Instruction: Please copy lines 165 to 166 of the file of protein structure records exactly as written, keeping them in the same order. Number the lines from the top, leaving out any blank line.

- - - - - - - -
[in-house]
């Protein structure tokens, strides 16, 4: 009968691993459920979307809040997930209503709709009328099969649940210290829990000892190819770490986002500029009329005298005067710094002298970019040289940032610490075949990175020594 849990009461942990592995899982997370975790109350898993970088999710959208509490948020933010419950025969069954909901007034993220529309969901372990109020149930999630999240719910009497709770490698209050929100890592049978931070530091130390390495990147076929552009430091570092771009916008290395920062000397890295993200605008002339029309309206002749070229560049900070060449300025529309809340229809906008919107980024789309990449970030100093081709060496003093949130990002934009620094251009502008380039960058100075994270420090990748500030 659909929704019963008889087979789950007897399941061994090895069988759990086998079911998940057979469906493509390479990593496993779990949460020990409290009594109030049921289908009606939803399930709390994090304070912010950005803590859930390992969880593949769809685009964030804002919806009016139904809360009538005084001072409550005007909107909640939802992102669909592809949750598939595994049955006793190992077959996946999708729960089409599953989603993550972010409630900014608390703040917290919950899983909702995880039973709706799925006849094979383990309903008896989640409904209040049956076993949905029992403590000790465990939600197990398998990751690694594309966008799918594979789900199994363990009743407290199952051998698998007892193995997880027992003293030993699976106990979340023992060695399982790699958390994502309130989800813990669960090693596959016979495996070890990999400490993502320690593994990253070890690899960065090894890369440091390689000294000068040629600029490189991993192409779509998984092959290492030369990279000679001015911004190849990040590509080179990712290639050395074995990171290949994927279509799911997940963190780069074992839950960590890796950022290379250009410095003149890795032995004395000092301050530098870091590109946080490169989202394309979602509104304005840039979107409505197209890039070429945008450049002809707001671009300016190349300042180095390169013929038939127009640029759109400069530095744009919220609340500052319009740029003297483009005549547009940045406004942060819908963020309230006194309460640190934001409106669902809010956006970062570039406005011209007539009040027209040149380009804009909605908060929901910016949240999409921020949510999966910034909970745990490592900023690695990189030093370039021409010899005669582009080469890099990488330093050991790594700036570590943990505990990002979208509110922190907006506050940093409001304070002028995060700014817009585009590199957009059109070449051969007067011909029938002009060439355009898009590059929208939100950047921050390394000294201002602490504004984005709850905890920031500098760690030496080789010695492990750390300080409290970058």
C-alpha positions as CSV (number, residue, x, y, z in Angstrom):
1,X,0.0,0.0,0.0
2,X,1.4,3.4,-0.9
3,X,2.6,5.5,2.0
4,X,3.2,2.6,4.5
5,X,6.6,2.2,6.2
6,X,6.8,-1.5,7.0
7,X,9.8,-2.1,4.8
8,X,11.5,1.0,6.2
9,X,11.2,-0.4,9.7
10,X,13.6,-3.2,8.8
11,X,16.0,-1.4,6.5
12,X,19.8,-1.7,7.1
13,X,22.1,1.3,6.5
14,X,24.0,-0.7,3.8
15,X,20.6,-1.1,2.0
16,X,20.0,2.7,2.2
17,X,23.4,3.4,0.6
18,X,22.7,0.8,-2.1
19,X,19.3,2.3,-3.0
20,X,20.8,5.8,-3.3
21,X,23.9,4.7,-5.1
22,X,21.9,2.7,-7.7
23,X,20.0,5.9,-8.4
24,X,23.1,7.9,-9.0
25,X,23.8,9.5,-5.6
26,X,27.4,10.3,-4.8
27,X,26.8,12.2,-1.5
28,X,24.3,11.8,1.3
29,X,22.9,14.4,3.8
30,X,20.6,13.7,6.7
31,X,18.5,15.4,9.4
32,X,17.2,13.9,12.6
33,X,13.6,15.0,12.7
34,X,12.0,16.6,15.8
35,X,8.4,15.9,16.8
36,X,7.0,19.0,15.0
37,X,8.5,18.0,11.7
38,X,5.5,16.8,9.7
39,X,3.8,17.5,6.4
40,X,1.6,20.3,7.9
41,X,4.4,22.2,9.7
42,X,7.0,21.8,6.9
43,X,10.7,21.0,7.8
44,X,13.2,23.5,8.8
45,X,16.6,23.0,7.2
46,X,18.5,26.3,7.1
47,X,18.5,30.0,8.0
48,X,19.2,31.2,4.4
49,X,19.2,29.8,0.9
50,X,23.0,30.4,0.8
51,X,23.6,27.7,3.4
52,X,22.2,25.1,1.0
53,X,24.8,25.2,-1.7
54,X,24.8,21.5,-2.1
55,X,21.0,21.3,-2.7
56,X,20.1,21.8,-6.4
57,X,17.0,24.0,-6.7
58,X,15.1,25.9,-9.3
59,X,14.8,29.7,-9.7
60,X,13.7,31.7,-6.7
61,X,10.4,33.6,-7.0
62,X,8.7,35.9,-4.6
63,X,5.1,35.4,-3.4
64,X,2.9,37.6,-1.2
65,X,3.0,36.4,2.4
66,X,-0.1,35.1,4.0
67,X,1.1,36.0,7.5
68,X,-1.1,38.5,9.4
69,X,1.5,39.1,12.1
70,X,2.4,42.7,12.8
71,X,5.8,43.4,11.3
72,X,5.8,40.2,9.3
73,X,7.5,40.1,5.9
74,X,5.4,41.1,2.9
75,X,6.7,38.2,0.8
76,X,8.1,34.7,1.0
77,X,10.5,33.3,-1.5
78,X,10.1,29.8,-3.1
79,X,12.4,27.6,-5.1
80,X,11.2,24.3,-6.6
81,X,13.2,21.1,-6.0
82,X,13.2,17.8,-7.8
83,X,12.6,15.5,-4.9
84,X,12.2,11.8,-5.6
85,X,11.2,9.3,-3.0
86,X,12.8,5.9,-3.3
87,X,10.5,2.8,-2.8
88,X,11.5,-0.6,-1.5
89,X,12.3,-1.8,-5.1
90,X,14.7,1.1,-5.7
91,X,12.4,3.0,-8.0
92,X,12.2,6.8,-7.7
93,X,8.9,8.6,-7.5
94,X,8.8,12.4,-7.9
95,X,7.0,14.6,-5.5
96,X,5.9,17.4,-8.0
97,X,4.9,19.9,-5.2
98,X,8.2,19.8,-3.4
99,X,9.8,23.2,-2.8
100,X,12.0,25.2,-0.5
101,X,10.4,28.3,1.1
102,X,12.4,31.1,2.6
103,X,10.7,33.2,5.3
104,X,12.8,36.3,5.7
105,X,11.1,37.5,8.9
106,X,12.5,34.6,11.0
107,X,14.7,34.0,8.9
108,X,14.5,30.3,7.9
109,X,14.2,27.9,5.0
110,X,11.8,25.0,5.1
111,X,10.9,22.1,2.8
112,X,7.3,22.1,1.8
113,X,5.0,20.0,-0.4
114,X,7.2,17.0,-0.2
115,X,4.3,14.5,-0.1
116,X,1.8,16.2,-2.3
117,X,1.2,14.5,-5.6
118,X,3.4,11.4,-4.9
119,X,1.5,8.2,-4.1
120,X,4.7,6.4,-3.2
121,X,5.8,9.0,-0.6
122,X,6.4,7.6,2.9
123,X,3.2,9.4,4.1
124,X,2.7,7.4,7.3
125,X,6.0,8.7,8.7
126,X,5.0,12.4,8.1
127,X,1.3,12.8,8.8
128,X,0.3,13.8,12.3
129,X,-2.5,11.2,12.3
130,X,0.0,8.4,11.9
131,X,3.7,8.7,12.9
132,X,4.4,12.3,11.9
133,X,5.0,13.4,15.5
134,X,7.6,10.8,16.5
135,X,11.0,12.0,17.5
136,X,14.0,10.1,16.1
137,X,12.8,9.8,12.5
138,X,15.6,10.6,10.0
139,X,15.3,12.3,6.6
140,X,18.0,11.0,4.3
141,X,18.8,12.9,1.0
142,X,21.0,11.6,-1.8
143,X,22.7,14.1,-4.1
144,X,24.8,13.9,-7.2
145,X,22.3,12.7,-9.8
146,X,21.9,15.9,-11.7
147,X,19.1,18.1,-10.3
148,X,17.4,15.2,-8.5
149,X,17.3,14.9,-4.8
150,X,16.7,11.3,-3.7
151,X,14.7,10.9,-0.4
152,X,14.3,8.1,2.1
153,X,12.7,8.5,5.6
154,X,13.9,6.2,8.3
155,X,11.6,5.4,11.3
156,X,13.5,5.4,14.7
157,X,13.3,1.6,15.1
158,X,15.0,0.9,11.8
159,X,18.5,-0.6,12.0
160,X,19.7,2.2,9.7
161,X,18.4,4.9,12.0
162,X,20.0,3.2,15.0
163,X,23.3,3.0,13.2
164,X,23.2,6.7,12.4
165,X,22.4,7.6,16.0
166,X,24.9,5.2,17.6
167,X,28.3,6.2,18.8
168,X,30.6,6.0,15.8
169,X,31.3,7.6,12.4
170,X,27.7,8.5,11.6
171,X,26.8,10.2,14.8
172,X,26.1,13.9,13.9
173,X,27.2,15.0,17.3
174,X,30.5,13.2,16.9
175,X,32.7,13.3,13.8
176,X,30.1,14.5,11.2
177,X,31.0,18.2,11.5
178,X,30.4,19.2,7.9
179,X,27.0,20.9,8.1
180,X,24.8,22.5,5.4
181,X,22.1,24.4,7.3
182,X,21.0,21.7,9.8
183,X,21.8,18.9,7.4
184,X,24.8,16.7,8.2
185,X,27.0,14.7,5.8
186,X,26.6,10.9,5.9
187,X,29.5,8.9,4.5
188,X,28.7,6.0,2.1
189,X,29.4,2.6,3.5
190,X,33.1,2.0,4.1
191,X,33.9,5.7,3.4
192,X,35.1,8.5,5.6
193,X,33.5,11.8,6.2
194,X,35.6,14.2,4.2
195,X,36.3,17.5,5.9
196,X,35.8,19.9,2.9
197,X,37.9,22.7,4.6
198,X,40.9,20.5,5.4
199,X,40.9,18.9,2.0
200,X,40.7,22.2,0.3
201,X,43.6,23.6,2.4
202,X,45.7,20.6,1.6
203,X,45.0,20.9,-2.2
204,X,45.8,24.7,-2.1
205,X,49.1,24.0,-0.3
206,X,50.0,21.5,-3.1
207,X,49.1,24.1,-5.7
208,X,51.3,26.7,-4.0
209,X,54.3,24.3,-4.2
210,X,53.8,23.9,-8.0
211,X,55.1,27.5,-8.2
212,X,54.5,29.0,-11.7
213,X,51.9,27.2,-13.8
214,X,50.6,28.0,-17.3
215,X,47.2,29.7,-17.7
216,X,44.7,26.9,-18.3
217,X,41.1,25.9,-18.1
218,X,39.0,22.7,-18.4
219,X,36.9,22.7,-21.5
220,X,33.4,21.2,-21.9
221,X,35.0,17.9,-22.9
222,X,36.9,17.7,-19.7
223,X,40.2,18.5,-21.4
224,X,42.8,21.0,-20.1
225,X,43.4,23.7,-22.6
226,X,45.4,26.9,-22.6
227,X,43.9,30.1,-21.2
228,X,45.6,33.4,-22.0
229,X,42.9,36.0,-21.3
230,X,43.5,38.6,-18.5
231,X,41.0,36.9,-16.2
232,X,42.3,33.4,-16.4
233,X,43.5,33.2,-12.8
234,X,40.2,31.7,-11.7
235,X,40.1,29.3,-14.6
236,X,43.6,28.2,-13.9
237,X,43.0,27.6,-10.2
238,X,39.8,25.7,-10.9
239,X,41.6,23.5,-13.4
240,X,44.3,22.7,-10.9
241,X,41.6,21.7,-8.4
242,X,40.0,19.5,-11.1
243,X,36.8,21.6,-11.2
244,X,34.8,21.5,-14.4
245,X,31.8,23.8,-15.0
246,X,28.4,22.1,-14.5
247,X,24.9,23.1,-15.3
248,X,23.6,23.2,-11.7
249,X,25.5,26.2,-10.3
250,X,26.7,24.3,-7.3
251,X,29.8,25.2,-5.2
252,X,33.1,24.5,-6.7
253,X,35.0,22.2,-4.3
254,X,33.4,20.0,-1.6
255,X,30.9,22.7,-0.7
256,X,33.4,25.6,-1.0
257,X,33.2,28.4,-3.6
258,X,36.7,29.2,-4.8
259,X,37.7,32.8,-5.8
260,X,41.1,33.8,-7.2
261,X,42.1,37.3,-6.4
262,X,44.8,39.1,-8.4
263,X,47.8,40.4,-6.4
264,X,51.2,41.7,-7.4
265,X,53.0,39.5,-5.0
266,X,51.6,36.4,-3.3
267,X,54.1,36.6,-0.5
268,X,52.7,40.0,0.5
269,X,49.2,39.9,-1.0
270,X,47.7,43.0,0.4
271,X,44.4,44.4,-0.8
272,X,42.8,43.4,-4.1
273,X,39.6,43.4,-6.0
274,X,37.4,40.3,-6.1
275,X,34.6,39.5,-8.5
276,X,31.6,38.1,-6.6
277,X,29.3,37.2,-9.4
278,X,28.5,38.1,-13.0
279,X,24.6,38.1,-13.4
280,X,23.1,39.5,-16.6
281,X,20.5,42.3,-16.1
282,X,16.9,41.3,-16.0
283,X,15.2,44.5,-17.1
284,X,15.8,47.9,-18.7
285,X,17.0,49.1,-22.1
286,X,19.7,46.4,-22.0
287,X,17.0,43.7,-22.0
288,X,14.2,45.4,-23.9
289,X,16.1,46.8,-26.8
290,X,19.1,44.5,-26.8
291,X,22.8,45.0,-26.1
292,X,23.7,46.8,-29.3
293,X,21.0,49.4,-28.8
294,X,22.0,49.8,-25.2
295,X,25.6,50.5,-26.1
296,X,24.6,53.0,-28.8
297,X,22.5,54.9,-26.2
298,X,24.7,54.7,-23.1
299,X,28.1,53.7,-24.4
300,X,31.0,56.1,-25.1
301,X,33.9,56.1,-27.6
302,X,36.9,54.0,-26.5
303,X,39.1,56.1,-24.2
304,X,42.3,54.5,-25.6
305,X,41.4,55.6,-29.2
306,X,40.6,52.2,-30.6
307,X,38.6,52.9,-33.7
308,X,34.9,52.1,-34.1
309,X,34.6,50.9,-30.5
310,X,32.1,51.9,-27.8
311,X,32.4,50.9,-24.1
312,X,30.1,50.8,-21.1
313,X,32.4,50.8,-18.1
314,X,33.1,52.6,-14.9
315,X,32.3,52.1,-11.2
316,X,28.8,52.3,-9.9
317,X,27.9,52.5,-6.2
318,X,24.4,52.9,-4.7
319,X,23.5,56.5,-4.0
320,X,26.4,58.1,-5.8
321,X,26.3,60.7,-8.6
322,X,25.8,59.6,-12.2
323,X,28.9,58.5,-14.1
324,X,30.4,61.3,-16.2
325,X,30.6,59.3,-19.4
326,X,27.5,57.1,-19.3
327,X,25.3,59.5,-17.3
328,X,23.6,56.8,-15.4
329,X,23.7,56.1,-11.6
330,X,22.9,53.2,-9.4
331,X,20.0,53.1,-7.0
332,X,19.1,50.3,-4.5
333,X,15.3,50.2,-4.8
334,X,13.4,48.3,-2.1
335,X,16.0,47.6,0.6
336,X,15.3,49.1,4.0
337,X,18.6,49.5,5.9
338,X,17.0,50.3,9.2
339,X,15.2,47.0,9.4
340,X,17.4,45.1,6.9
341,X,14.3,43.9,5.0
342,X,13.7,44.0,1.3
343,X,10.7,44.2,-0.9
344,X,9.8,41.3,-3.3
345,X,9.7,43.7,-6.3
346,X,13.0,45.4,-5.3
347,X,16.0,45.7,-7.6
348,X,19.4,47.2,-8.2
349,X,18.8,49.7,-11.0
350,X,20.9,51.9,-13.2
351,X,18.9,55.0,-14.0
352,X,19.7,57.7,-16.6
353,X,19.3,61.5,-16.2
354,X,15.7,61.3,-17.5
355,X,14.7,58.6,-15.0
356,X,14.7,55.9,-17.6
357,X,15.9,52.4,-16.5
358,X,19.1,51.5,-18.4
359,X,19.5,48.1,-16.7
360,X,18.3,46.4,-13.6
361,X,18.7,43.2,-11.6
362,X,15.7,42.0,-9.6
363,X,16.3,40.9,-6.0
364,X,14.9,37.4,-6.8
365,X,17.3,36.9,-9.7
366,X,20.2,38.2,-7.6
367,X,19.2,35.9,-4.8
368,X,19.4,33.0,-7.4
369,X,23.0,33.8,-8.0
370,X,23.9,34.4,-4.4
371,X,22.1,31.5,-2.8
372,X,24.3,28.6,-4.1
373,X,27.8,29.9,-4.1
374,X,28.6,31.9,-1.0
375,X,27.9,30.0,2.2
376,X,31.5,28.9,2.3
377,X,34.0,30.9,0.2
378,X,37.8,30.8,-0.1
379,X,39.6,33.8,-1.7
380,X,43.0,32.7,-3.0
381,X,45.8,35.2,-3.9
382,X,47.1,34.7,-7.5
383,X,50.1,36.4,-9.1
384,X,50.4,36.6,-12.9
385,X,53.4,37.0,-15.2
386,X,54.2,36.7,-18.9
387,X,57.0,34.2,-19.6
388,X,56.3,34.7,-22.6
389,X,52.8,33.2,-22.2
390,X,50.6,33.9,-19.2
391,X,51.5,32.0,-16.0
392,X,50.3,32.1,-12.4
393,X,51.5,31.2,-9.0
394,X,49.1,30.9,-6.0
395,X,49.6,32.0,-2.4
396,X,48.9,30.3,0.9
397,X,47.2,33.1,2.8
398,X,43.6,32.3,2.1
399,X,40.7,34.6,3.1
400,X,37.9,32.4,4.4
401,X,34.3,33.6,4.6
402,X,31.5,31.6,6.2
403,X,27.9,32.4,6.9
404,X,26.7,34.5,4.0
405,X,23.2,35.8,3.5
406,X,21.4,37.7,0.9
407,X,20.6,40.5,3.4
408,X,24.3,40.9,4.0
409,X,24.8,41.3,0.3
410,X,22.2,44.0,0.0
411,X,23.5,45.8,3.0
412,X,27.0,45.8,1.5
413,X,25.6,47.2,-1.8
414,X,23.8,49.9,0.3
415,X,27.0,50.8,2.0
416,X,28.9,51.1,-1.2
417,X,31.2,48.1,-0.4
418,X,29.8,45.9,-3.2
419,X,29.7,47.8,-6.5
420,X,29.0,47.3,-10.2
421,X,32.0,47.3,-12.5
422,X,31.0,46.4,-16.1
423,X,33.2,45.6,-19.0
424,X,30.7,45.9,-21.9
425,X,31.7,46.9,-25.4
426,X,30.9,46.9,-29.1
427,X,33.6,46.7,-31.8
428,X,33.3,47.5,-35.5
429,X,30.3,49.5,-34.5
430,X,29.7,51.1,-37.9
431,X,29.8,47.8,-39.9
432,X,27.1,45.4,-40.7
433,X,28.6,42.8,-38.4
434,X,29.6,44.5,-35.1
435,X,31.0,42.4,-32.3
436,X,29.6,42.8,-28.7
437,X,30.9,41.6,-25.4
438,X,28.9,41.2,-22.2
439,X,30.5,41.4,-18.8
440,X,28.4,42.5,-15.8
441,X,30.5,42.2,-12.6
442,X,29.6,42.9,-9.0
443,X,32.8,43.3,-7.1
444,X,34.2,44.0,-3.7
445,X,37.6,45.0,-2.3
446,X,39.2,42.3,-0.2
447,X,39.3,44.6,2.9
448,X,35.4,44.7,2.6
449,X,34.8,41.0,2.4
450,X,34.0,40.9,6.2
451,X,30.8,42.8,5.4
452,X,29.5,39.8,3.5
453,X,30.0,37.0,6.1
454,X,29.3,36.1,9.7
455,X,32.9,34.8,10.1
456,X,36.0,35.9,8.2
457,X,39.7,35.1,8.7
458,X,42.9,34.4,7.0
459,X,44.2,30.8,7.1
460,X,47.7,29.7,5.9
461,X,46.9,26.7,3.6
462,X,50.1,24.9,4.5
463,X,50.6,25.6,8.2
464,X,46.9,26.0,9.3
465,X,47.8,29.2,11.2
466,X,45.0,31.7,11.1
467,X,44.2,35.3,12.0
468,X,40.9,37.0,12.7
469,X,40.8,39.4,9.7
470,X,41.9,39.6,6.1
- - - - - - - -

162,X,20.0,3.2,15.0
163,X,23.3,3.0,13.2